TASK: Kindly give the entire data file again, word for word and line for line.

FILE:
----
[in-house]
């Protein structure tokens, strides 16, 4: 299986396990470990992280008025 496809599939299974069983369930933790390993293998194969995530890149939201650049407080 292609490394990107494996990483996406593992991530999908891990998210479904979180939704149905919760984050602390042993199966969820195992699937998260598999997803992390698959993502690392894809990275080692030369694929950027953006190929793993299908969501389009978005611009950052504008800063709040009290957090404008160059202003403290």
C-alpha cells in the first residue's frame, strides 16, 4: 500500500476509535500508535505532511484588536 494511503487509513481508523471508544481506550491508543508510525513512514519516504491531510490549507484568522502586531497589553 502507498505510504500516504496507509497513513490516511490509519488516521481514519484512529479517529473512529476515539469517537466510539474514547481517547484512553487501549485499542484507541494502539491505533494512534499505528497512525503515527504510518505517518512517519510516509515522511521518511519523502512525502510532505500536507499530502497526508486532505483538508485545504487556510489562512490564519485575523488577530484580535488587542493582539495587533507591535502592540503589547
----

[in-house]
């Protein structure tokens, strides 16, 4: 299986396990470990992280008025 496809599939299974069983369930933790390993293998194969995530890149939201650049407080 292609490394990107494996990483996406593992991530999908891990998210479904979180939704149905919760984050602390042993199966969820195992699937998260598999997803992390698959993502690392894809990275080692030369694929950027953006190929793993299908969501389009978005611009950052504008800063709040009290957090404008160059202003403290």
C-alpha cells in the first residue's frame, strides 16, 4: 500500500476509535500508535505532511484588536 494511503487509513481508523471508544481506550491508543508510525513512514519516504491531510490549507484568522502586531497589553 502507498505510504500516504496507509497513513490516511490509519488516521481514519484512529479517529473512529476515539469517537466510539474514547481517547484512553487501549485499542484507541494502539491505533494512534499505528497512525503515527504510518505517518512517519510516509515522511521518511519523502512525502510532505500536507499530502497526508486532505483538508485545504487556510489562512490564519485575523488577530484580535488587542493582539495587533507591535502592540503589547